Canadian sitcom Kim’s Convenience gained a cult following during its five seasons on air. But in the wake of the series finale, some unpleasant stories are emerging from behind the scenes.
Actor Simu Liu—soon to star in Marvel‘s Shang-Chi—raised several criticisms in a now-deleted Facebook post, alleging (among other things) that the show’s Asian-Canadian cast was underpaid, and that the writer’s room “lacked both East Asian and female representation.” His co-star Jean Yoon also spoke out in a series of tweets on Sunday, describing some of season five’s initial storylines as “overtly racist,” and stating that the lack of Korean writers made her experience on the show “very difficult” and “painful.”
Premiering in 2016, Kim’s Convenience focuses on a Korean Canadian family that runs a convenience store in Toronto. It earned positive reviews and held a near-unique place as a North American sitcom with a majority-Asian cast. It also provided a breakout role for Liu, who said that despite his newfound Marvel fame (and despite being paid a “horsepoop rate”), he would have returned for another season because he “saw firsthand how profoundly [Kim’s Convenience] impacted families and brought people together.”
The show ended not because of low ratings, but because the showrunners (Ins Choi and Kevin White) chose to leave. A spinoff is now in the works, starring the one white character (Shannon, played by Nicole Power).
Liu also expressed frustration with the lack of character development on the show, and with tone-deaf creative choices made by white writers. Describing the showrunners as “epically reclusive,” he referenced infighting behind the scenes, and said that co-creator Ins Choi didn’t do enough to diversify the writer’s room. When Choi left (“without so much as a goodbye note to the cast”), Liu and several of his co-stars tried and failed to offer more creative input as Asian Canadian voices.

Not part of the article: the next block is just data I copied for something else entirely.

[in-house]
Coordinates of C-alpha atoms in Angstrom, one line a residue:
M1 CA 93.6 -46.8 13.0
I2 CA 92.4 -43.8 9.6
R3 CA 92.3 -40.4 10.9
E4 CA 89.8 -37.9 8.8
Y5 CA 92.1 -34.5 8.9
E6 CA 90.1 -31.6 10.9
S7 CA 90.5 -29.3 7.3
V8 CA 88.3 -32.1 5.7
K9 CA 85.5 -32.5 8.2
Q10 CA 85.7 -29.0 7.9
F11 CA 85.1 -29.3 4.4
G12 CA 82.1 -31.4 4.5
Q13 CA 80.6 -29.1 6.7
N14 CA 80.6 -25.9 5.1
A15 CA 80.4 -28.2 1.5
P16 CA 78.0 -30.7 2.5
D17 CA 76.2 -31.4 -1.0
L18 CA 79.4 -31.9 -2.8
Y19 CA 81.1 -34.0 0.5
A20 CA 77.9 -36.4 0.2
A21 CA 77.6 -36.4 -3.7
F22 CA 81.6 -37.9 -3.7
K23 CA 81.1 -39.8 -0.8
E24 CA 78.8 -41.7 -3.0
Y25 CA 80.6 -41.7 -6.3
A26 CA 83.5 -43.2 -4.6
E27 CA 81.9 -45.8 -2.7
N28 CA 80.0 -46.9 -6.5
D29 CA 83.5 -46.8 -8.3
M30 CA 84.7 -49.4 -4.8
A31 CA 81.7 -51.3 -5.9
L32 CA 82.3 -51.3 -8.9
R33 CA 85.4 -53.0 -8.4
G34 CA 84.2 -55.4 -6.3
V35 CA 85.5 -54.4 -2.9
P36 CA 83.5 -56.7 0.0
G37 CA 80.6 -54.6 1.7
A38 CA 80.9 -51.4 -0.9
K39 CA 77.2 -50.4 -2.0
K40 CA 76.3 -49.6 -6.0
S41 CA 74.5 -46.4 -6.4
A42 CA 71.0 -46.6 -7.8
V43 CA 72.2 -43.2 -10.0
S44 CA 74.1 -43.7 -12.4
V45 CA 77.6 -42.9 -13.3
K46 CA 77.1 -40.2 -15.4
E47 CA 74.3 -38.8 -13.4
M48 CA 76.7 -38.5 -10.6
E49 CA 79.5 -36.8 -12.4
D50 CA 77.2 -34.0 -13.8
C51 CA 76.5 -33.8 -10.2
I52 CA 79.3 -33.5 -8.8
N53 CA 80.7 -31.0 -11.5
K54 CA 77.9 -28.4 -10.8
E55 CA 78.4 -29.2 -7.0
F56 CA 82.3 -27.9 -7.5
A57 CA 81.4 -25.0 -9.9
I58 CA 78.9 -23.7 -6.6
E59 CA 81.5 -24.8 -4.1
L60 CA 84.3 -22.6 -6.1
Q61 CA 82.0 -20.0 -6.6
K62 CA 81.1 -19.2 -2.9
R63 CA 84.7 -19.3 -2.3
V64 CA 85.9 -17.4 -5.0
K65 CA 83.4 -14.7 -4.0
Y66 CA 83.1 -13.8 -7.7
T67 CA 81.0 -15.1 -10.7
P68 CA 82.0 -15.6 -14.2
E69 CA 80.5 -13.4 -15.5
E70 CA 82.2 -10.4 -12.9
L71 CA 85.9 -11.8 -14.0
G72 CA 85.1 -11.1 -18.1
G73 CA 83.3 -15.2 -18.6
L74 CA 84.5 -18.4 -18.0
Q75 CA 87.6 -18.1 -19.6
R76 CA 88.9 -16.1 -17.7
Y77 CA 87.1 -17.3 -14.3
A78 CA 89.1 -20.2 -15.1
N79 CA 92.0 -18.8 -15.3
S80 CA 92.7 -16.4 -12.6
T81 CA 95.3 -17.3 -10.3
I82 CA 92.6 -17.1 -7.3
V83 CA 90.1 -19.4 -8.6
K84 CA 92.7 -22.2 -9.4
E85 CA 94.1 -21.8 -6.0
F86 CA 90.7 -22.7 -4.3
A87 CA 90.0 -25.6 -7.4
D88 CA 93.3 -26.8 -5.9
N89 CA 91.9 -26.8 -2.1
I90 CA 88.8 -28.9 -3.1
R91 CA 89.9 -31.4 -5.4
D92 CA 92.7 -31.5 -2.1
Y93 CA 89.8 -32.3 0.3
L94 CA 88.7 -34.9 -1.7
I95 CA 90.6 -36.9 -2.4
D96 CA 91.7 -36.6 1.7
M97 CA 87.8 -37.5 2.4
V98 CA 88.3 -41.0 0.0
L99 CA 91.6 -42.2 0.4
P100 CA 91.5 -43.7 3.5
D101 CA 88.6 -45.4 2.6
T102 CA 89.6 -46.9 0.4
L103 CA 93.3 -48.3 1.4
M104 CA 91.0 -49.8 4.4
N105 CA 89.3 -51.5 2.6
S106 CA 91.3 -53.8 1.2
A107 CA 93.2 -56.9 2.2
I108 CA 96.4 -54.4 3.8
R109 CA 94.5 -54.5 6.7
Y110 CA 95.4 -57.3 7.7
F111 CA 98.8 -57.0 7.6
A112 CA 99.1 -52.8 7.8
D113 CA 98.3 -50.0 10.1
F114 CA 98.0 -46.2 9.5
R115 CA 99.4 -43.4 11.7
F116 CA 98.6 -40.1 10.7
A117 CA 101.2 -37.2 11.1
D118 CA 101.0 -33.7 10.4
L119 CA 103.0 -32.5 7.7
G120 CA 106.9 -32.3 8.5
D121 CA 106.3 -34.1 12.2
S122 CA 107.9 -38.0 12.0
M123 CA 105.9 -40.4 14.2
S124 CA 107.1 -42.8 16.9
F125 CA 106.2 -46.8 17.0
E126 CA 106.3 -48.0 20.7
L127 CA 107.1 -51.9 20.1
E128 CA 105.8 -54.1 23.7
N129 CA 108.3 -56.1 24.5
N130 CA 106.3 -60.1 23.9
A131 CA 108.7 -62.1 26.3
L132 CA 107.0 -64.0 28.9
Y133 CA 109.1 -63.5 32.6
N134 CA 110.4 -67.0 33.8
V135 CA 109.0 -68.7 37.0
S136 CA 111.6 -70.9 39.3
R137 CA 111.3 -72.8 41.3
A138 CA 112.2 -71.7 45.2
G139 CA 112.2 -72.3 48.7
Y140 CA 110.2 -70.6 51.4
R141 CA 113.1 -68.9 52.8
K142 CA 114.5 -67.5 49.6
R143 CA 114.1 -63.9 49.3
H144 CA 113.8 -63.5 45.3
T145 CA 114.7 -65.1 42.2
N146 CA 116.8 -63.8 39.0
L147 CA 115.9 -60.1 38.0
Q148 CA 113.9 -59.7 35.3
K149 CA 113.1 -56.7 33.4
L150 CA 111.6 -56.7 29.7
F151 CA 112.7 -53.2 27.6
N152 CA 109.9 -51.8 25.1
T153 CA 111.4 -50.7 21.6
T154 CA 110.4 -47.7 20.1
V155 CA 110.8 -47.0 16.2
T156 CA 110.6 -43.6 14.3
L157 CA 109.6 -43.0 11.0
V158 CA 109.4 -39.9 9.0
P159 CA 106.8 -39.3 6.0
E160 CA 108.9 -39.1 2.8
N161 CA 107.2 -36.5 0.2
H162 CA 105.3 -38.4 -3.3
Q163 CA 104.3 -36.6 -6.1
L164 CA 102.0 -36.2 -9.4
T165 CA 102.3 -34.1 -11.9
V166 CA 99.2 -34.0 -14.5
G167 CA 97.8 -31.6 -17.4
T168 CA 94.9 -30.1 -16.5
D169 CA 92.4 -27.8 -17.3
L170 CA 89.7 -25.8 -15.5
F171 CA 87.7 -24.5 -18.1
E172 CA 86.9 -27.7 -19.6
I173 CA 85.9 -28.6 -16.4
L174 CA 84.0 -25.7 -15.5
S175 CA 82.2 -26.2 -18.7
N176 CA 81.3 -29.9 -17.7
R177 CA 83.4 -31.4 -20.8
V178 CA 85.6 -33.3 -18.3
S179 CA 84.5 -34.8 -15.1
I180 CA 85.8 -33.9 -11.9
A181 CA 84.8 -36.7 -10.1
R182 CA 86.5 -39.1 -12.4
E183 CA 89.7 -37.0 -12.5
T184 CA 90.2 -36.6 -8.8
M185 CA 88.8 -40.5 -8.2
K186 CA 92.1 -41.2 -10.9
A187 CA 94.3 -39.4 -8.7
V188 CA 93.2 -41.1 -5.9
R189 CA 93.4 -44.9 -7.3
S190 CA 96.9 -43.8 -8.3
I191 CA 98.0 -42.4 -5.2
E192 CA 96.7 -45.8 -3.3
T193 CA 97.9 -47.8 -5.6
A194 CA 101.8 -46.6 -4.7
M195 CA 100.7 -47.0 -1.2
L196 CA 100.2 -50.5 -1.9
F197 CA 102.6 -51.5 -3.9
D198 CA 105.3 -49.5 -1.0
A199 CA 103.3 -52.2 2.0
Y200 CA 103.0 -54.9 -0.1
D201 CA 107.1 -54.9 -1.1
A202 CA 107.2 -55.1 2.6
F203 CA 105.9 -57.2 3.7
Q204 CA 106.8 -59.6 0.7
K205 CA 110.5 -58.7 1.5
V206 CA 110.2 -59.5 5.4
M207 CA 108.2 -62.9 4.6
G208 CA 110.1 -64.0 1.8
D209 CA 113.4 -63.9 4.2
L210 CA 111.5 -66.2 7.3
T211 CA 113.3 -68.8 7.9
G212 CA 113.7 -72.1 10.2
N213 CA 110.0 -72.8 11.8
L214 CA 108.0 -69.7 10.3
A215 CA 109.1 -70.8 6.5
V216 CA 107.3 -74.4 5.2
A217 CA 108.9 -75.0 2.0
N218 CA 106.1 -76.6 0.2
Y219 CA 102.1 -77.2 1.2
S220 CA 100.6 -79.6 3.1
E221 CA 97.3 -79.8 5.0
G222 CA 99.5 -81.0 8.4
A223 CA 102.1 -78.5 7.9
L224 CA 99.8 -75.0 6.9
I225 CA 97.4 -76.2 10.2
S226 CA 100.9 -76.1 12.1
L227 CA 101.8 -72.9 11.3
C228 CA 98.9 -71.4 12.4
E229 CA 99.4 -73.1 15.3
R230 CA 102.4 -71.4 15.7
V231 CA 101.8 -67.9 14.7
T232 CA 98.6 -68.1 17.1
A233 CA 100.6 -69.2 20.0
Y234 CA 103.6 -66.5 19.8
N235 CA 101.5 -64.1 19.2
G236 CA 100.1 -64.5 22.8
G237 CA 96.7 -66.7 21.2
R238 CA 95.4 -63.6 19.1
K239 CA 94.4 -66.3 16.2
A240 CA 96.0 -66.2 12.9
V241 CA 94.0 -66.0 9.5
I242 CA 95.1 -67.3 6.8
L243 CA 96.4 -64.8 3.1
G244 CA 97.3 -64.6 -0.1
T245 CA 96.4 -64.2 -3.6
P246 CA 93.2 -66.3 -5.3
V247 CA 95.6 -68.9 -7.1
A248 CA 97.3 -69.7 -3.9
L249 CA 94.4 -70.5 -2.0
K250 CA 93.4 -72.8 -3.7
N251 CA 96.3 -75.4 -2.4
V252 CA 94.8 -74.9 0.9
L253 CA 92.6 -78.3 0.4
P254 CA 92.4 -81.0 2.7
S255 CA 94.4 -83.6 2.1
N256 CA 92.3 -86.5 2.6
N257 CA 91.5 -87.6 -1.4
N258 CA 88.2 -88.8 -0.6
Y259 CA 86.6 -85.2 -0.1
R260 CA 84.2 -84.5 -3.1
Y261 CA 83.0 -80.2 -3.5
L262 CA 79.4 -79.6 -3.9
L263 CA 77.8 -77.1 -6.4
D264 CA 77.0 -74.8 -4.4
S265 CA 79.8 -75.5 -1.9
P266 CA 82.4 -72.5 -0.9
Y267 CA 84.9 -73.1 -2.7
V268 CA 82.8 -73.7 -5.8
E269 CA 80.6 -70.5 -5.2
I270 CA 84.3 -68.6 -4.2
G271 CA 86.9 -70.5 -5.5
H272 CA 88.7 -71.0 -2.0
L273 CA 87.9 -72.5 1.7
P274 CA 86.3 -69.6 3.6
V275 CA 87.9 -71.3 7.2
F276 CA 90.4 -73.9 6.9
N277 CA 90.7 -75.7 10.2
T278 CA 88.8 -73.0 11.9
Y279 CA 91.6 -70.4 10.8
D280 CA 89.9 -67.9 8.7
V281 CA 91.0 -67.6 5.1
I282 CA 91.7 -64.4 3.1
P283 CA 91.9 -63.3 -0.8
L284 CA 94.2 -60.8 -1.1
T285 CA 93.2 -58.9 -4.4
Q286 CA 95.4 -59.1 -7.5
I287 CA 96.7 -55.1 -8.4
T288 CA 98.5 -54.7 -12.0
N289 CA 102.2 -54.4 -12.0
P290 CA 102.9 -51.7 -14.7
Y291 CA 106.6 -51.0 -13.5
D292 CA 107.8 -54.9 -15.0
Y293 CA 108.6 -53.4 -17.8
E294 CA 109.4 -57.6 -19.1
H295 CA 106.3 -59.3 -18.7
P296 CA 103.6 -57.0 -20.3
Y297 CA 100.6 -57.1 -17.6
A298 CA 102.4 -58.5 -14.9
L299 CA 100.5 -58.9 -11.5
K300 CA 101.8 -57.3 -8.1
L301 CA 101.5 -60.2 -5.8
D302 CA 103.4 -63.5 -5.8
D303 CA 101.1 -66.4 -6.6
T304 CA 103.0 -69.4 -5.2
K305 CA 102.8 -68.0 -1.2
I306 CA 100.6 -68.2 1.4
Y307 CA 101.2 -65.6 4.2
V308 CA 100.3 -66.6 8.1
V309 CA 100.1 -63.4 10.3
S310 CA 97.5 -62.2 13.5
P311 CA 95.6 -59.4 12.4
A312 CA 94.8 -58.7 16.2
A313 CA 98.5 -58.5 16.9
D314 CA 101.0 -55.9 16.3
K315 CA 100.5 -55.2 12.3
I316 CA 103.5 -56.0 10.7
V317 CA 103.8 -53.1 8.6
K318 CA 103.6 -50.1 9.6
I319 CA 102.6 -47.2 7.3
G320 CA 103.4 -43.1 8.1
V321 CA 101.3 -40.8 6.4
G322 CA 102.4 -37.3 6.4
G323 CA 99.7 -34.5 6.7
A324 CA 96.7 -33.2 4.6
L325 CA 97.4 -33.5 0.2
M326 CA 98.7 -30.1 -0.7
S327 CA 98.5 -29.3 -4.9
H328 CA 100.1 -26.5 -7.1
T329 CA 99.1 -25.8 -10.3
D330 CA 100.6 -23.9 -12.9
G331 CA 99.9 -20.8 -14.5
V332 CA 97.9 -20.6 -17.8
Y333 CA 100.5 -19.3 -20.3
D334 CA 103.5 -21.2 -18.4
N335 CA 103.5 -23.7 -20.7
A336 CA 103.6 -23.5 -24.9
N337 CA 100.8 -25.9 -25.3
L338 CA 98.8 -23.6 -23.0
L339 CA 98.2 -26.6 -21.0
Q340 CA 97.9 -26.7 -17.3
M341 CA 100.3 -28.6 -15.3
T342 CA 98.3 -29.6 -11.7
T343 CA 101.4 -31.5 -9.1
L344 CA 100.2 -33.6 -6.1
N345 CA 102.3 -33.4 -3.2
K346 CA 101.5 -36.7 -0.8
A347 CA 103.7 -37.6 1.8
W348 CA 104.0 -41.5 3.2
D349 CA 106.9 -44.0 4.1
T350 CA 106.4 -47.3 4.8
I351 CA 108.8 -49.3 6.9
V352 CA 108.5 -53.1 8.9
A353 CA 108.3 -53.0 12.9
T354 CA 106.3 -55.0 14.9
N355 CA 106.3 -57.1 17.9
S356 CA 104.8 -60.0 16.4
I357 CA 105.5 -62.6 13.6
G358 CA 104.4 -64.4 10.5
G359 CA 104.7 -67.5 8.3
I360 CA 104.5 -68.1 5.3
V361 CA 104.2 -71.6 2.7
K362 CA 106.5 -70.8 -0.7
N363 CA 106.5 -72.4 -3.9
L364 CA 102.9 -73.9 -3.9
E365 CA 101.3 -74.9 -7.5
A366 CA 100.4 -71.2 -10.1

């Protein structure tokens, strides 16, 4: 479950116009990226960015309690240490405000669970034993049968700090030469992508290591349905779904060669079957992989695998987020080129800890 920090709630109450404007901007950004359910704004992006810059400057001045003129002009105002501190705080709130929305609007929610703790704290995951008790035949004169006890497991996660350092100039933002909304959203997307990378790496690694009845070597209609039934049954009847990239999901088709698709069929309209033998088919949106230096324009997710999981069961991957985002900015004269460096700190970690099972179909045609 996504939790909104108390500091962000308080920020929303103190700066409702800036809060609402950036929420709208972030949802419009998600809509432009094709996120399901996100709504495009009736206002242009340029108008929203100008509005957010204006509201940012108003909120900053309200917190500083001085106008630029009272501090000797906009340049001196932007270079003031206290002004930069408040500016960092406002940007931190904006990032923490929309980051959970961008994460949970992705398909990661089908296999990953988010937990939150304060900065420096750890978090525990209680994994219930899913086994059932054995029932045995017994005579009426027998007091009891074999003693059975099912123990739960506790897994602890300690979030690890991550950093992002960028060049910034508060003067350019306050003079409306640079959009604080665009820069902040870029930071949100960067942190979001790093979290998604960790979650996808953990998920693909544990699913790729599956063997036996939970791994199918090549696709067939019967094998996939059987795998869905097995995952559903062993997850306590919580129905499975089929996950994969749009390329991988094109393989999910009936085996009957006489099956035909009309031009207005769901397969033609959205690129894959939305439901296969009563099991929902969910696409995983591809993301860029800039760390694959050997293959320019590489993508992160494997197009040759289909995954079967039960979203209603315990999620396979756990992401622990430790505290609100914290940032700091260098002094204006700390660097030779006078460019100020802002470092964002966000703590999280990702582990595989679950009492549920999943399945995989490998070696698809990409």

Over on Twitter, Jean Yoon (who plays Liu’s mother on the show) characterized Kevin White as a the true showrunner, with Choi having a “diminished presence” as the series wore on. The show was based on a 2011 stage play written by Choi, while White had extensive experience writing for sitcoms with majority-white casts.
Highlighting the absence of Korean writers, Jean Yoon accused the creative team of ignoring cultural corrections and feedback from Asian cast members. As a standout example, she said she personally had to correct the show’s depiction of Korean food, because Choi “doesn’t know how to cook” and there were “no Korean cultural resources in the writers room.” Last week, the New York Times published an article specifically praising the way Kim’s Convenience portrayed Korean food culture. Choi declined to be interviewed for that piece.
The show was involved in workshops and recruitment drives for diverse talent, but this evidently didn’t lead to the meaningful changes Liu and others were hoping for. Meanwhile, the official Kim’s Convenience Twitter feed has responded to this controversy on two fronts: By amplifying a positive statement made by South Asian writer/producer Anita Kapila (who praises a list of women and people of color who worked on the show), and by retweeting actor Andrew Phung, who congratulated his co-star Nicole Power on her new spinoff. Kim’s Convenience‘s showrunners have not made any kind of public statement regarding Simu Liu and Jean Yoon’s criticisms.
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